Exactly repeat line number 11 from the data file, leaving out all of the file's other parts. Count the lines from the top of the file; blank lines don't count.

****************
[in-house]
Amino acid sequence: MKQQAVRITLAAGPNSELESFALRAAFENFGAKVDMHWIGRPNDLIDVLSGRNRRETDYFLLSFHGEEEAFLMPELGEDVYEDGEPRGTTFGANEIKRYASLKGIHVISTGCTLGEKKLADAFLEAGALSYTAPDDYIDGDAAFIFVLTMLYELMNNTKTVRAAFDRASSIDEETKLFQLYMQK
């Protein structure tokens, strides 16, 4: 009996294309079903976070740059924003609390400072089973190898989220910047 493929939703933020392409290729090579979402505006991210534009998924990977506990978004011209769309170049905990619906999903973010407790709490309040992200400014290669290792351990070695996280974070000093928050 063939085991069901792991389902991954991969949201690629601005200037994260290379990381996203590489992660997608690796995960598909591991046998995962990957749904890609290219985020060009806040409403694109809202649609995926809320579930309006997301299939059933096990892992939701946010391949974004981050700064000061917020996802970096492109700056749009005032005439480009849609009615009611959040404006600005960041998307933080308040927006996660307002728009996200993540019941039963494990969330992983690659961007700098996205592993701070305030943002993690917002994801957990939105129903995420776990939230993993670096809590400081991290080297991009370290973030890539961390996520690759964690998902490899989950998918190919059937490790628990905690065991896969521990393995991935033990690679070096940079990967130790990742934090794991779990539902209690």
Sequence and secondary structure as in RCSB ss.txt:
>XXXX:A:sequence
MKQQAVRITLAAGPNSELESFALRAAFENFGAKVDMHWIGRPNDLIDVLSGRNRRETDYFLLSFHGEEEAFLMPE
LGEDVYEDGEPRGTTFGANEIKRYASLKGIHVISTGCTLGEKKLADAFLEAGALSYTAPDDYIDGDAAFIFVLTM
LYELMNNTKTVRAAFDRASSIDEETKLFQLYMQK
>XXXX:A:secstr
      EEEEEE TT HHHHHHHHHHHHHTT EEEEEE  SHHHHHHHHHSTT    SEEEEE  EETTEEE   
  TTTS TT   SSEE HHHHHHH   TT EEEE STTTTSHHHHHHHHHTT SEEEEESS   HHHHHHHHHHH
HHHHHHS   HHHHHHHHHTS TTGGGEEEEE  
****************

  TTTS TT   SSEE HHHHHHH   TT EEEE STTTTSHHHHHHHHHTT SEEEEESS   HHHHHHHHHHH